Colorado makes it easy to love spending time outdoors in the summer. With miles of trails through scenic forests inviting hikers and backpackers to explore. An impressive 58 mountain peaks above 14,000 feet. Mountain biking, zip-lining, and whitewater rafting await thrill-seekers, but that’s only the beginning of what Colorado offers! There’s also soaking in hot springs, camping under the stars, paddleboarding, driving scenic byways, going to summer festivals, and fly fishing on the many rivers and lakes.
Colorado’s mountain landscape provides the perfect backdrop for locals and tourists to enjoy their favorite outdoor activities. Before heading out on your next adventure, check out these tips we’ve put together to help you stay safe this summer and make the most of your Colorado experience!
Check Weather Predictions
The weather during the summer, especially at higher elevations, can change within a few minutes and be somewhat unpredictable. What could start as a bluebird morning can turn into a thunderstorm by the afternoon. When venturing into the mountains, whether camping or going for a day hike, it’s best to check the weather before you go and plan accordingly. That could mean starting a hike earlier to ensure you’re below treeline by noon or packing extra layers of clothes and appropriate rain gear.
If you find yourself caught in a thunderstorm, follow these tips to lessen the risk of being struck by lightning.
- Avoid open fields, peaks, or ridgelines.
- Stay away from tall, isolated trees or other tall objects.
- Spread out if you’re in a group and stay away from water or wet items.
Keep Wildlife Wild
One of the best things about spending time outdoors in the summer is the opportunity to see wildlife. Marmots, bighorn sheep, mountain goats, moose, elk, mountain lions, deer, and bears are all wandering through the backcountry, waiting to be spotted! This also includes the cute chipmunks and squirrels! It’s important to remember never to touch or feed the wildlife. Not only is it dangerous, but wildlife must remain wild to survive.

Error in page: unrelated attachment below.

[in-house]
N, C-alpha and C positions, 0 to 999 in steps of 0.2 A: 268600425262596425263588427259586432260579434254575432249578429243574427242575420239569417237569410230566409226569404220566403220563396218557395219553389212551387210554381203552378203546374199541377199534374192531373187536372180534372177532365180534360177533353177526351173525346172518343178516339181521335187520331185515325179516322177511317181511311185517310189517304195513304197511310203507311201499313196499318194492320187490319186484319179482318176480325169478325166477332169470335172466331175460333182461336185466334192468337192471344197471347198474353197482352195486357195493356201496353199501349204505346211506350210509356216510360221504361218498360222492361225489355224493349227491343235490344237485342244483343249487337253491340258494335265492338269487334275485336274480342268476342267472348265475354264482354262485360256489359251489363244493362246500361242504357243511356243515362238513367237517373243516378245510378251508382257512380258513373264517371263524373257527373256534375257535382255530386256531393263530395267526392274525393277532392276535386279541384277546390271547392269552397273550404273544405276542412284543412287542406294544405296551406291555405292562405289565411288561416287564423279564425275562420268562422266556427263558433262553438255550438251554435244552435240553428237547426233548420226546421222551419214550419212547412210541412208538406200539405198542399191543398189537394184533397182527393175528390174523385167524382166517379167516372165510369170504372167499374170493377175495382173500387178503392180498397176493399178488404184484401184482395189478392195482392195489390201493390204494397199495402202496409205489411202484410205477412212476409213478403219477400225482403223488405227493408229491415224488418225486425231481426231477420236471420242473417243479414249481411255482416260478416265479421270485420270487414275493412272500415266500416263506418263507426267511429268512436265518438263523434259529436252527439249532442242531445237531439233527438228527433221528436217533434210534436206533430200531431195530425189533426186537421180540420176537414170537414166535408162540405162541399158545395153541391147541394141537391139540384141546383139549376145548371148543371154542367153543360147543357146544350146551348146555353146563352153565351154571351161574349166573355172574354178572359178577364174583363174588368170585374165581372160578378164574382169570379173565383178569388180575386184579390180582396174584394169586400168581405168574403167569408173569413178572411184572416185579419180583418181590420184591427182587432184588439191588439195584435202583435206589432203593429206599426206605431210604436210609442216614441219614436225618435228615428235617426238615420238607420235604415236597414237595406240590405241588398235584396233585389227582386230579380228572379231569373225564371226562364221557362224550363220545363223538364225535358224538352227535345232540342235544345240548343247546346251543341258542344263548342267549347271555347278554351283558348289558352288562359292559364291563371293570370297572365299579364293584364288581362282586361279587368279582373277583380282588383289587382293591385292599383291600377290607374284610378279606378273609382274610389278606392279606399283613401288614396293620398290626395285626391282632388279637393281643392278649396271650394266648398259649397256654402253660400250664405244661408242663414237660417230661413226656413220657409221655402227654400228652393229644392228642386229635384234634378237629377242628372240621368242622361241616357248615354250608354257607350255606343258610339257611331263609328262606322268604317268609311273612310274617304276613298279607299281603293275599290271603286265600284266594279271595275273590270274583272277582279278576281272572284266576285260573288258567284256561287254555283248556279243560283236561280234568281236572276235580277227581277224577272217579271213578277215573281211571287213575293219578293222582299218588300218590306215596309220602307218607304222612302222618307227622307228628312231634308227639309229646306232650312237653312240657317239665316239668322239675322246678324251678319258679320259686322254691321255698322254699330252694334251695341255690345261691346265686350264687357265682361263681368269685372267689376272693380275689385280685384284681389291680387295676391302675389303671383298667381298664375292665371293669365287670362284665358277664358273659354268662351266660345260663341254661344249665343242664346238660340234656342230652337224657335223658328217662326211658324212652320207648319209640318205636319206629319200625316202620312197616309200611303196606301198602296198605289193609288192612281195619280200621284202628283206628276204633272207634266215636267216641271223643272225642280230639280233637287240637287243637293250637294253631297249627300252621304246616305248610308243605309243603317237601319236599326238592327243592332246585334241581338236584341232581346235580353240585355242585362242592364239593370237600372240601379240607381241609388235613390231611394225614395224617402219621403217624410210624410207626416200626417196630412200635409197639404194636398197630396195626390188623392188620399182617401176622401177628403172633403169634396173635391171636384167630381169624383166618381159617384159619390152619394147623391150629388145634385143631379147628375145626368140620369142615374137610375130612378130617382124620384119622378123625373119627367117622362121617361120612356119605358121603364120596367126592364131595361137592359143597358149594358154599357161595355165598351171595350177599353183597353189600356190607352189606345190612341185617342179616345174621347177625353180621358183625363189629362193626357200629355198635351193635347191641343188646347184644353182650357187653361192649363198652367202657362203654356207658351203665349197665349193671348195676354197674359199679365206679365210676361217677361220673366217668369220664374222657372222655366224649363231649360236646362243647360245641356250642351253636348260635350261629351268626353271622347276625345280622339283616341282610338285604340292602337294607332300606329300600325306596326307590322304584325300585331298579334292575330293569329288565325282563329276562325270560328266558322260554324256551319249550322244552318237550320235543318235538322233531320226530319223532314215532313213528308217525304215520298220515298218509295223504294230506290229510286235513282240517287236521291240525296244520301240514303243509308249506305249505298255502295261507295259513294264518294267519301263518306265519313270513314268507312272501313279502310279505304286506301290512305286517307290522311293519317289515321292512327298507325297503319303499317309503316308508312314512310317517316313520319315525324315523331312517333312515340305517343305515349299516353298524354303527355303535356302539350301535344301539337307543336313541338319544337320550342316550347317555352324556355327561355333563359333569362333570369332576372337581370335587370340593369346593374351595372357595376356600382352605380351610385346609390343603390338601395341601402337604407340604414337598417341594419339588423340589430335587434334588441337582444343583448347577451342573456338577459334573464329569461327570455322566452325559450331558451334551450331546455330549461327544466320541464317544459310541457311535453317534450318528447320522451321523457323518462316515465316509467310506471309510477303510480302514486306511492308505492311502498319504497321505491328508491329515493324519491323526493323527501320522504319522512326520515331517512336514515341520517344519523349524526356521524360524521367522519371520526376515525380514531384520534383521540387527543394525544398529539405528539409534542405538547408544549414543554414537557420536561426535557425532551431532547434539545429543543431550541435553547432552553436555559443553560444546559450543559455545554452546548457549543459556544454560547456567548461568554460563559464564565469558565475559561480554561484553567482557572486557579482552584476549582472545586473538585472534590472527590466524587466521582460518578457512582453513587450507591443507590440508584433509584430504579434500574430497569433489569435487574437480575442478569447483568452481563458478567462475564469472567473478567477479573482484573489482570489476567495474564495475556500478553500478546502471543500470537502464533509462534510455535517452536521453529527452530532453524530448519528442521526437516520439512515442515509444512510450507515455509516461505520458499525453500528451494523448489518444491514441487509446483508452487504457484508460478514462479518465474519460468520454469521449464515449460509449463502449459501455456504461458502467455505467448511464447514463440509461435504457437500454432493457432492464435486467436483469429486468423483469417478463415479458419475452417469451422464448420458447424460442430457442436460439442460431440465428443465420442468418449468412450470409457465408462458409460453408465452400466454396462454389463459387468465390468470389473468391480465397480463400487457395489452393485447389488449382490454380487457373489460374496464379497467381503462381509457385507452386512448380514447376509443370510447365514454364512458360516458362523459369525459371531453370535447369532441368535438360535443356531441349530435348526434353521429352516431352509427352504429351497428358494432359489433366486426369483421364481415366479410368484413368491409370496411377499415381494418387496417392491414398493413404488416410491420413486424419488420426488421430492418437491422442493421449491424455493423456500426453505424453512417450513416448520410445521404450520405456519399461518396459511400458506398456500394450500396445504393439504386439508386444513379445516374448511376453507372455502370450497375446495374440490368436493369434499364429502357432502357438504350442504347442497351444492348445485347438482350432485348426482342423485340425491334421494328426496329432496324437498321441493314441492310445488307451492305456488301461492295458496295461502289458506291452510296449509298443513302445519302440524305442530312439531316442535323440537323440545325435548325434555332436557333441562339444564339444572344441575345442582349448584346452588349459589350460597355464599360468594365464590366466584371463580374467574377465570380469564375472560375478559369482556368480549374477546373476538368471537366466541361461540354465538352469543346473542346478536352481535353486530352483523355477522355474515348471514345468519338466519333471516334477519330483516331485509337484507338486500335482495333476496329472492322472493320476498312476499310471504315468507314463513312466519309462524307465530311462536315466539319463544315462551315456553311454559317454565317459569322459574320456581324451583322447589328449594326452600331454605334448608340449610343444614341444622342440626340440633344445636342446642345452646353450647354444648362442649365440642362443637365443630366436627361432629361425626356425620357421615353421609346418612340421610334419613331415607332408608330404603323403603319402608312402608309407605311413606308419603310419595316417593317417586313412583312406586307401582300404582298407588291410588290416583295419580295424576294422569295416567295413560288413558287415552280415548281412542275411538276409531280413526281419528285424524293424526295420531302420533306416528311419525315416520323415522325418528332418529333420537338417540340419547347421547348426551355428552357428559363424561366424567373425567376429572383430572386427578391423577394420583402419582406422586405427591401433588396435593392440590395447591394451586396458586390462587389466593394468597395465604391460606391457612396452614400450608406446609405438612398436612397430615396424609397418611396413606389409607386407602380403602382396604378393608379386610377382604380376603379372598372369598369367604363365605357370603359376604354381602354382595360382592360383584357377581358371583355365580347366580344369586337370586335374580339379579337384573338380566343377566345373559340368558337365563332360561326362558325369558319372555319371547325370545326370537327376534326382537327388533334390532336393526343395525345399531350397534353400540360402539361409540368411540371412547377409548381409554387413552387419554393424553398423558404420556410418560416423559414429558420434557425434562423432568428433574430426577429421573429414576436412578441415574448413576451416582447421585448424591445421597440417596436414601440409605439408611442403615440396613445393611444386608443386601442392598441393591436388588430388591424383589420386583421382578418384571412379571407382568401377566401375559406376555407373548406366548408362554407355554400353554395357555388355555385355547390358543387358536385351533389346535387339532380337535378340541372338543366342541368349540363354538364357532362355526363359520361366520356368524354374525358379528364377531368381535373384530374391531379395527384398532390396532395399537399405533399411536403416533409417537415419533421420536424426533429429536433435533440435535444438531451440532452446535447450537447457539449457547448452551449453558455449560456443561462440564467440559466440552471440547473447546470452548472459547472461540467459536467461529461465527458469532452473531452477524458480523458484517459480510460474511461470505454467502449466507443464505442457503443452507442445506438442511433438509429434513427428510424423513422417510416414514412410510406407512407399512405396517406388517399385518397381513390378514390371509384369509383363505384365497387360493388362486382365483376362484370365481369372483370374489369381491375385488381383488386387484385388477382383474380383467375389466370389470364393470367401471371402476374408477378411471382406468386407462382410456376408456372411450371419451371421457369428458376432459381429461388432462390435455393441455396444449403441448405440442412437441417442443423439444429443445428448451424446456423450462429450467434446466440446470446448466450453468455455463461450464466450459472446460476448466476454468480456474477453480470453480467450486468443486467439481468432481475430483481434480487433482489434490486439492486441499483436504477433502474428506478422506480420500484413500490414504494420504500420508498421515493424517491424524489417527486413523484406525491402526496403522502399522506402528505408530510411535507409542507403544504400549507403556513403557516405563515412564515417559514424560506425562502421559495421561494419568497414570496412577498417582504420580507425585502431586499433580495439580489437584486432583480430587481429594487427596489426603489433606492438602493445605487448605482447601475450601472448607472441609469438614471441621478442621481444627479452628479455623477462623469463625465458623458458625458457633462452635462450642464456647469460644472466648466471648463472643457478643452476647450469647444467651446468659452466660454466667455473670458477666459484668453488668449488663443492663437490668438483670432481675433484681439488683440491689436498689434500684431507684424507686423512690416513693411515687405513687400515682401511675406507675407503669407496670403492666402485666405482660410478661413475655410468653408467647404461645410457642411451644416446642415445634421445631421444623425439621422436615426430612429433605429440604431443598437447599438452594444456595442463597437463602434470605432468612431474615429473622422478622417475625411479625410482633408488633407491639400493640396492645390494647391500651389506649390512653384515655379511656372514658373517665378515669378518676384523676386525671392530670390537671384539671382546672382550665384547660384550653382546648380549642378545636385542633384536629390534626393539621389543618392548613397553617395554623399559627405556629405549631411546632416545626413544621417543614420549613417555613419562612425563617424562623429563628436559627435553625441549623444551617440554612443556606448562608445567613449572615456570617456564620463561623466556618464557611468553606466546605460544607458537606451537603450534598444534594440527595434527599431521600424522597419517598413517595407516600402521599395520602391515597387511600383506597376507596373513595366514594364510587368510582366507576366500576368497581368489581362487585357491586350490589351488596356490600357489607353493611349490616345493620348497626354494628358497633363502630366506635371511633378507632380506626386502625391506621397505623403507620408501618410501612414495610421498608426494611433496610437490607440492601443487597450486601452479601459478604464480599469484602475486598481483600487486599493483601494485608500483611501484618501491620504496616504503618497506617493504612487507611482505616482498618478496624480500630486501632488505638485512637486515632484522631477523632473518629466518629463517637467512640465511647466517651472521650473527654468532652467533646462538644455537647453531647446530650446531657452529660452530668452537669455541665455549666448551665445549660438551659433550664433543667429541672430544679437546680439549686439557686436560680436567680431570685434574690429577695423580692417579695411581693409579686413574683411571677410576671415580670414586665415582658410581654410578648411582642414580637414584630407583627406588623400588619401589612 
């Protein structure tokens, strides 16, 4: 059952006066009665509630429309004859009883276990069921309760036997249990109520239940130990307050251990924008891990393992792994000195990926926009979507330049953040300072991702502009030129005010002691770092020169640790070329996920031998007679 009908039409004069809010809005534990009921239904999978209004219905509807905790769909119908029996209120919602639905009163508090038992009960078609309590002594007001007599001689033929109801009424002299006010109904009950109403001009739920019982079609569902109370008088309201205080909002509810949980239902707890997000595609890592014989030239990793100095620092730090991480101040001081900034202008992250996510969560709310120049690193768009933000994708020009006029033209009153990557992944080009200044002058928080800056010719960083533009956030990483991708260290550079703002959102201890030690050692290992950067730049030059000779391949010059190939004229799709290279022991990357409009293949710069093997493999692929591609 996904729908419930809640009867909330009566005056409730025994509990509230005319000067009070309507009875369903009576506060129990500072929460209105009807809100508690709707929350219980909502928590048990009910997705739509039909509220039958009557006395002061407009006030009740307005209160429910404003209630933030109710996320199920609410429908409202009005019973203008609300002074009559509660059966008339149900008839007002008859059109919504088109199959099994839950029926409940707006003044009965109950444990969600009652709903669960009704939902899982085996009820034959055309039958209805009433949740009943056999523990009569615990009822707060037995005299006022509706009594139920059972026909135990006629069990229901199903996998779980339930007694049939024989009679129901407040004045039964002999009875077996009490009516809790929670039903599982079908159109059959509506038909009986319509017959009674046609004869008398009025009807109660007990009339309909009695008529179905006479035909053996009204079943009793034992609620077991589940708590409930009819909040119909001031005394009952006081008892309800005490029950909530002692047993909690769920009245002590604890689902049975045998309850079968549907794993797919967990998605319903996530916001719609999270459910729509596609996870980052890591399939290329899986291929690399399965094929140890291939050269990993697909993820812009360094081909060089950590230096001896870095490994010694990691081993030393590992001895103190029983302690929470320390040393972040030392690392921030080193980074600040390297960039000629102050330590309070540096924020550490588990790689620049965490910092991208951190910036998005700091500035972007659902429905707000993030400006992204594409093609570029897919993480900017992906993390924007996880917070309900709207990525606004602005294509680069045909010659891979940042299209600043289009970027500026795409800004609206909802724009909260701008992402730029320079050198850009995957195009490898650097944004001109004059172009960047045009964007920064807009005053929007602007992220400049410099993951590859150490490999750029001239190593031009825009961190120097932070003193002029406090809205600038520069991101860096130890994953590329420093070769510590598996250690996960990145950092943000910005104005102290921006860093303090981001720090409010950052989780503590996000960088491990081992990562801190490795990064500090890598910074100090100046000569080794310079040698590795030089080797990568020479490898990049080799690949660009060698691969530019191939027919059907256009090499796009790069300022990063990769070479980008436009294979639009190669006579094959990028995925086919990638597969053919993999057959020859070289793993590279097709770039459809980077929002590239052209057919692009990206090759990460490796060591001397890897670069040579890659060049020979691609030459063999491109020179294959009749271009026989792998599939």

There are some animals you need to be more cautious about than others. We’re talking about moose, mountain lions, and bears. Colorado is home to a sizable population of these animals, and it’s not uncommon to see them when you’re out in nature (less common of mountain lions, but they’re out there!). Check out the tips below to know what to do if you encounter one of these wild animals.
- Unlike bears, moose will stand their ground even if they hear humans approaching. They can easily blend into the environment, so be aware when you’re in moose territory and view them from afar if you see them in the wild.
- If it hasn’t detected you, find a way around the moose.
- If it does see you, talk to it slowly and move away slowly.
- If you think the moose will charge, running away is okay. Try to put something solid like a tree or large boulder between you and the moose. They usually won’t chase after you.
- If a moose knocks you down, curl into a ball protecting your head and keep still. This will convince the moose you are no longer a threat, and it will move on.
- Generally, mountain lions are quiet and elusive, so the chances of running into one are low.
- Hold your ground or back away slowly. Stay standing and face the mountain lion.
- Don’t run; that will trigger the mountain lion’s instinct to chase.
- Don’t crouch down or bend over.
- If the mountain lion moves in your direction or acts aggressively, throw stones or sticks in its direction but not directly at it. Think of them as warning throws to scare the animal away!
- Attempt to appear larger by raising your arms or opening your jacket if you have one.